how are we supposed to deal with multiple default routes? For example, when I add a new connection for a VLAN with nmcli, somehow another default route is being added. This most likely leads to connection problems and I have to delete the additional default routes to fix these problems.
IIUC there is supposed to be only one default route. However, it may get funny when I have multiple global IPv6 addresses on multiple interfaces all connected to different networks (VLANs). Since there is no NAT with IPv6, shouldn’t each of these interfaces have their own default routes as a direct way for the traffic to take?
And if I had multiple global IPv4 addresses, shouldn’t they each have their own default route as well?
The reason to have IP addresses in multiple different networks on a particular device is to be able to access these networks without having to send the traffic through the router (a gateway). That can be useful to unburdon the router from traffic, and for things like DLNA which are not so easyly usable across different networks.
For some of the networks a device is connected to, there is a gateway through which networks are reachable the device is otherwise not connected to. That means the device can reach the same networks through multiple gateways. For other networks a device is connected to, there is no such gateway.
It seems to make sense that traffic concerning a particular network the device is connected to would go through the gateway of that network when that’s possible and use another gateway when not in case that traffic needs to go to other networks. I’m not sure if that’s even possible to achieve.
What I do not want is to end up with broken connectivity because adding another connection has implicitly created another default route.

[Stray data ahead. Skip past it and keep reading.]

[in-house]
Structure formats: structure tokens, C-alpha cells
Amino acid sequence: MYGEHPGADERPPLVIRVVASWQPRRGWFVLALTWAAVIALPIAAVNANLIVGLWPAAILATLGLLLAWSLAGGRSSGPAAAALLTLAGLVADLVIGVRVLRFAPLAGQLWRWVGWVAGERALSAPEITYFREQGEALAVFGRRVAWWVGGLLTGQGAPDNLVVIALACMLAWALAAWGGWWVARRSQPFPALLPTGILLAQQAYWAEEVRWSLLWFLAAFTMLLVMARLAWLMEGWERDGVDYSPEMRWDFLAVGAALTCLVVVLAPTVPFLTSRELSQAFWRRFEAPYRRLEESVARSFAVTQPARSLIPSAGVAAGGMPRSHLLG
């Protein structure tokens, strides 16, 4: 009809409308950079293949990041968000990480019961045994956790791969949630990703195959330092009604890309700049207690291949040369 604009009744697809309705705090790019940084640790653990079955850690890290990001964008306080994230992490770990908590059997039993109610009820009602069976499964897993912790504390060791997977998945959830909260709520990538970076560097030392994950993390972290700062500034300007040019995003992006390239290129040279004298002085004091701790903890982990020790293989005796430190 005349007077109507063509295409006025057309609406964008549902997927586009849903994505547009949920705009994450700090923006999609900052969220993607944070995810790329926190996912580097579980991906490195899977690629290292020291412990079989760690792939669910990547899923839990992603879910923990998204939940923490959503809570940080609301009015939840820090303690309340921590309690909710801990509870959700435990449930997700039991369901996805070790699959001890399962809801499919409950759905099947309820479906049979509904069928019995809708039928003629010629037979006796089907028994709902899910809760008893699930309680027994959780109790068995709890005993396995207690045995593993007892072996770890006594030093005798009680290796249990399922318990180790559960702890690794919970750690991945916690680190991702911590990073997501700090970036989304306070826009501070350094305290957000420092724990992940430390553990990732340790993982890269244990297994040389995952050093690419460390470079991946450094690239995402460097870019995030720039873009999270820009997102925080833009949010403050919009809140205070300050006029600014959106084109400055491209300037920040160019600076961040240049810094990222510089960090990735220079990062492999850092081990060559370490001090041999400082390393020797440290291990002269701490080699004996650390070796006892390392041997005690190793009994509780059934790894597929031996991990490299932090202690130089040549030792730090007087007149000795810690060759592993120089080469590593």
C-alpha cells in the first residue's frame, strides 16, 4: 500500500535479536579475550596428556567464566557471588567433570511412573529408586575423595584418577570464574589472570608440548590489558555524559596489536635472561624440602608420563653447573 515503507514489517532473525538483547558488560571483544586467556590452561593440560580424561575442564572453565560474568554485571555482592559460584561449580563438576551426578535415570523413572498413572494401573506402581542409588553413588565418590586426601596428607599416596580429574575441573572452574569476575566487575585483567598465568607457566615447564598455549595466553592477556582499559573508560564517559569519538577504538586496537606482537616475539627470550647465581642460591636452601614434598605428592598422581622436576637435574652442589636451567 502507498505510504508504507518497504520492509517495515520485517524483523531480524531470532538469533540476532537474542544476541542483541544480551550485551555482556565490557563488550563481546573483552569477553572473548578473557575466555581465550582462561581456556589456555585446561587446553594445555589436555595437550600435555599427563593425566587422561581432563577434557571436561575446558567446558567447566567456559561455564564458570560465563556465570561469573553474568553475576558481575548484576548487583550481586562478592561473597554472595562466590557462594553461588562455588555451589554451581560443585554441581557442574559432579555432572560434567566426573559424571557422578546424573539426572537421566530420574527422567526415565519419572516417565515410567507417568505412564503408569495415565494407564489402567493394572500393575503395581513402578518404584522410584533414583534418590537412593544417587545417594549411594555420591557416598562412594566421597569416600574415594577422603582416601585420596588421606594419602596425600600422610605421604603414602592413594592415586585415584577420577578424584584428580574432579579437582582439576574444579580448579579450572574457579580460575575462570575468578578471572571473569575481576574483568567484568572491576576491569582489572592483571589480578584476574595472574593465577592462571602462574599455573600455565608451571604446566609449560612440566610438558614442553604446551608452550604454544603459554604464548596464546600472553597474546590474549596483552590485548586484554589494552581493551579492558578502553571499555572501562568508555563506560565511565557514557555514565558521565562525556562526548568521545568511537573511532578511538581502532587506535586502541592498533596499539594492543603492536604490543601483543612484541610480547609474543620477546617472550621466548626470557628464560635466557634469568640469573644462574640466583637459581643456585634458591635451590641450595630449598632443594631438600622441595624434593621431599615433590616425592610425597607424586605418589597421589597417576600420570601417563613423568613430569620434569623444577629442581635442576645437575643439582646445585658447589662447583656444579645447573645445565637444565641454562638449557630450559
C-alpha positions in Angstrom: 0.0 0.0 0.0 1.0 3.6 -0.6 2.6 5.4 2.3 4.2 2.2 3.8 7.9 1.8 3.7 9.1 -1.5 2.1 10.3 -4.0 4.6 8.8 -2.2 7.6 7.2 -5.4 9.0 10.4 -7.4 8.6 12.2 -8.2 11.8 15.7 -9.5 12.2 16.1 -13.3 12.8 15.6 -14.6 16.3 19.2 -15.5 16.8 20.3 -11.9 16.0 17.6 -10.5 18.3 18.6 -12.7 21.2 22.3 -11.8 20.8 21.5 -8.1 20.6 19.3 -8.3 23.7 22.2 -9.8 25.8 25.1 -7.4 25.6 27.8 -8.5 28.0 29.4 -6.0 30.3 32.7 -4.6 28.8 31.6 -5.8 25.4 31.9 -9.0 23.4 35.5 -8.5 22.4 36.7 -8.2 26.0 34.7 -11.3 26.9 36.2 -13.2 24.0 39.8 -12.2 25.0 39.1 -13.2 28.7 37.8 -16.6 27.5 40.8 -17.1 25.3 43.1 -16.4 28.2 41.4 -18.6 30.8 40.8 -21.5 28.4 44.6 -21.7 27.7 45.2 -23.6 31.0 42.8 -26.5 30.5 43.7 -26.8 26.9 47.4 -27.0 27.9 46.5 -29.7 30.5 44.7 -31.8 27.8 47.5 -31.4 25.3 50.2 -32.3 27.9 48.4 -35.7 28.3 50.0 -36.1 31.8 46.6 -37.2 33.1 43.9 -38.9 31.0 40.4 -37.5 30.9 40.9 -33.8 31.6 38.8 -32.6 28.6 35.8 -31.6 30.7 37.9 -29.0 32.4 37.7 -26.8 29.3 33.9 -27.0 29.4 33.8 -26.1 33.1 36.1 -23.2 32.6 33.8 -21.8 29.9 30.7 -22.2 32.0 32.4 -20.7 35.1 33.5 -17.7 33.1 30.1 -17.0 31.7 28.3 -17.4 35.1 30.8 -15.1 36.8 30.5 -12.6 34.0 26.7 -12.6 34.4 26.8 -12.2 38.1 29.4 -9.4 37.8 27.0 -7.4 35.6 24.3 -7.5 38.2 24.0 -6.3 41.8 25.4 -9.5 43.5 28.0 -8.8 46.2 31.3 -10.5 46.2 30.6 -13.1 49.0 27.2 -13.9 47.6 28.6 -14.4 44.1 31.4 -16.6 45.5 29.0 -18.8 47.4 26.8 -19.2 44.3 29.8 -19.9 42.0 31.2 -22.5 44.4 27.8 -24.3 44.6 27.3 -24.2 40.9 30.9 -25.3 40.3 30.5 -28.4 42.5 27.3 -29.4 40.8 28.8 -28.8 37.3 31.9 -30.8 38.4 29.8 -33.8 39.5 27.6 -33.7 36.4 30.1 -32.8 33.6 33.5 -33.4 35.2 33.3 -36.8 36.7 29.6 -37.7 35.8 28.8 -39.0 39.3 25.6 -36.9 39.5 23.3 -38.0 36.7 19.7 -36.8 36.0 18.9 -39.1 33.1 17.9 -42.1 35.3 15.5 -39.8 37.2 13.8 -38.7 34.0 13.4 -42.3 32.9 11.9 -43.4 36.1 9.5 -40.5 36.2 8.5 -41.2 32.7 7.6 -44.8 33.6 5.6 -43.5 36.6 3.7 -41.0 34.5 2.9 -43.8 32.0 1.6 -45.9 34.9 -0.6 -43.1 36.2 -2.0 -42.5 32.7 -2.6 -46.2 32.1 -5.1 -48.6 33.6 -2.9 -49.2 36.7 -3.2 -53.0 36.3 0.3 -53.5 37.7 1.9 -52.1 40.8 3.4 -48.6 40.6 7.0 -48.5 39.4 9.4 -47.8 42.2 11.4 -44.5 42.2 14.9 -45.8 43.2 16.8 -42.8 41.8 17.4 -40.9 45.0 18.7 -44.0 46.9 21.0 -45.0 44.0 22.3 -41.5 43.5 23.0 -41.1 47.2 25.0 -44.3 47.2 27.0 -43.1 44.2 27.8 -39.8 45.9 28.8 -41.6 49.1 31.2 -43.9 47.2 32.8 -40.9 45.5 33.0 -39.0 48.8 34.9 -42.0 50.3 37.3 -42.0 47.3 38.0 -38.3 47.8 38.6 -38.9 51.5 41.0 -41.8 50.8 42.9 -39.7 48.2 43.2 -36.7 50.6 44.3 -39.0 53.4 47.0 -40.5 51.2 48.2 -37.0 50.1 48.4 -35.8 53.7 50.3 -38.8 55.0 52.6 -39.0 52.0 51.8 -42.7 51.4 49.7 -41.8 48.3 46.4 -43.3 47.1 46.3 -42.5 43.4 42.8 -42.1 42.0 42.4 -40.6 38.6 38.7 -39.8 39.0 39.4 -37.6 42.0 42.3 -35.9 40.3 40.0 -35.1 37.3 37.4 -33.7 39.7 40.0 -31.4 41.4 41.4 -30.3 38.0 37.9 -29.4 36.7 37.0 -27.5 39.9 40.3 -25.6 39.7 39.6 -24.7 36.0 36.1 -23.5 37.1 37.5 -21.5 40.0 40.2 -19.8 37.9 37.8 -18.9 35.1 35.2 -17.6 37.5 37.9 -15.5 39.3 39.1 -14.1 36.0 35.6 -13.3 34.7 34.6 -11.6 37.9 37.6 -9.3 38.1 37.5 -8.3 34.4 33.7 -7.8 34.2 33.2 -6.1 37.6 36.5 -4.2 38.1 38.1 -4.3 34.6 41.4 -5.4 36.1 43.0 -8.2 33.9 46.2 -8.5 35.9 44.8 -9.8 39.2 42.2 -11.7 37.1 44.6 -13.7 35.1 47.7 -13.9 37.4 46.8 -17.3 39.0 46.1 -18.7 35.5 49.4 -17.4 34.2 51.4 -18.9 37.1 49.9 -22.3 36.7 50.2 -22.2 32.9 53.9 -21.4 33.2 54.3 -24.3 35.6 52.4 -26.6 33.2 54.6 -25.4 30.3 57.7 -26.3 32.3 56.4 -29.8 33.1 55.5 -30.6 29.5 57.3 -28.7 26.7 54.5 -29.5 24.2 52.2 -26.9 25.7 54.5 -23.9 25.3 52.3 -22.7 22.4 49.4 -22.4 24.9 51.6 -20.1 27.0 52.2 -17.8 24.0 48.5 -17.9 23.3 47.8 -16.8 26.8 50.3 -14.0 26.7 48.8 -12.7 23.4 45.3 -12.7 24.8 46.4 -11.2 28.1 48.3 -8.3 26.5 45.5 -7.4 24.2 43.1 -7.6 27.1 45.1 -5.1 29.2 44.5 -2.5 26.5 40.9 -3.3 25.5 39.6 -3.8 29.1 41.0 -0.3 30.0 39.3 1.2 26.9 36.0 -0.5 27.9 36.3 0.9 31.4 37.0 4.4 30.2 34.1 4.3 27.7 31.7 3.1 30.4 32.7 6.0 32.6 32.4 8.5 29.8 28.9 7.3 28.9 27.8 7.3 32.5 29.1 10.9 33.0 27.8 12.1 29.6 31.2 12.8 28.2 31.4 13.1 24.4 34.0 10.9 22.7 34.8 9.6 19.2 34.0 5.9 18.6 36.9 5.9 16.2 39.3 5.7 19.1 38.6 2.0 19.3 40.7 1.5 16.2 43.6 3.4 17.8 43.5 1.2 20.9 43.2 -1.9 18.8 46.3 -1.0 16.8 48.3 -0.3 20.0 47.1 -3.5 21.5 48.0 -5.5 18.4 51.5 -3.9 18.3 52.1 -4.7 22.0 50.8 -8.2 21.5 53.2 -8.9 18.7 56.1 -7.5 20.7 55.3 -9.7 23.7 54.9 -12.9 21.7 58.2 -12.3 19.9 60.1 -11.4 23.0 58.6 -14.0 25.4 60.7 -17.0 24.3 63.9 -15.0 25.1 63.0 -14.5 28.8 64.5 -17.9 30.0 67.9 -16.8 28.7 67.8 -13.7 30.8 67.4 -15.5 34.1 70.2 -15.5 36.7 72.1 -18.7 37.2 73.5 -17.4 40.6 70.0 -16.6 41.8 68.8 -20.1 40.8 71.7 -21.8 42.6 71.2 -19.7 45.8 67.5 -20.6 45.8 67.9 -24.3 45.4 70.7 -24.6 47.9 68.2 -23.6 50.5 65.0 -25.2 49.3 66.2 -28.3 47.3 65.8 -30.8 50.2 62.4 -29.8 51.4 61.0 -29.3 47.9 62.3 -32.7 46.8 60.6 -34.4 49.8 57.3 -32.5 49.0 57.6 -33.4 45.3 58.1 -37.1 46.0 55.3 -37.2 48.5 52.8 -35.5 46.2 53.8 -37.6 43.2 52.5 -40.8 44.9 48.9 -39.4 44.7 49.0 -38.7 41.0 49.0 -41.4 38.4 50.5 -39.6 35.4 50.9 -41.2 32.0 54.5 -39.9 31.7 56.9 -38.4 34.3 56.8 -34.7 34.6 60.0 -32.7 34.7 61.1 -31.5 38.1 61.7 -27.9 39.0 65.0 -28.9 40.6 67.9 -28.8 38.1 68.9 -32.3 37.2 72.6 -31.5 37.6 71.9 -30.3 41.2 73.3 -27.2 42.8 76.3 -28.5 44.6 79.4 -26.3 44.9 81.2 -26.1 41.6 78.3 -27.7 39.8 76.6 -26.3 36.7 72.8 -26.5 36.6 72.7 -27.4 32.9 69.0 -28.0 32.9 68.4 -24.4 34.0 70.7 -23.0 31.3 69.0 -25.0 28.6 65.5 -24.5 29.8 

Why should I specify that access to local VLANs should be only used for local traffic when these VLANs are not only for local traffic? How would I specify that?
nmcli con add type vlan con-name pwnd dev br0 id 20 ip4 10.10.20.50/24 gw4 10.10.20.1 ipv4.ignore-auto-dns yes ipv6.ignore-auto-dns no ipv4.dns 127.0.0.1 ipv4.may-fail no ipv4.dns-search example.com ipv6.method auto ipv6.dns-search example.com ipv6.ip6-privacy 2
That gave me 2 additional default routes which I had to delete.
Shouldn’t network manager figure that adding these default routes breakes connectivity and at least give a warning or some advice instead of just adding more default routes?
Hm, ok, right, that was stupid of me. Maybe I’m confused today
I guess you can’t reasonably have multiple default routes and have to use static routes if you need to? If that’s the case, why doesn’t network manager give an error message when you try to create multiple default routes by adding connections?
Network Manager doesn’t look at your network holistically and make judgements about what you should and shouldn’t do. The connection you added was valid. There are situations in which you can add multiple gateways.
Thanks! I recreated the connection and that has left me with an IPv6 default route altogether. So I stopped and restarted the connection that usually creates the default routes, and there’s still not IPv6 default route. Maybe I need wait for router advertisements coming in to get it back?
What has not been mentioned is that there is actually a use for multiple default routes, and it was spoken of as OSPF routing in the past.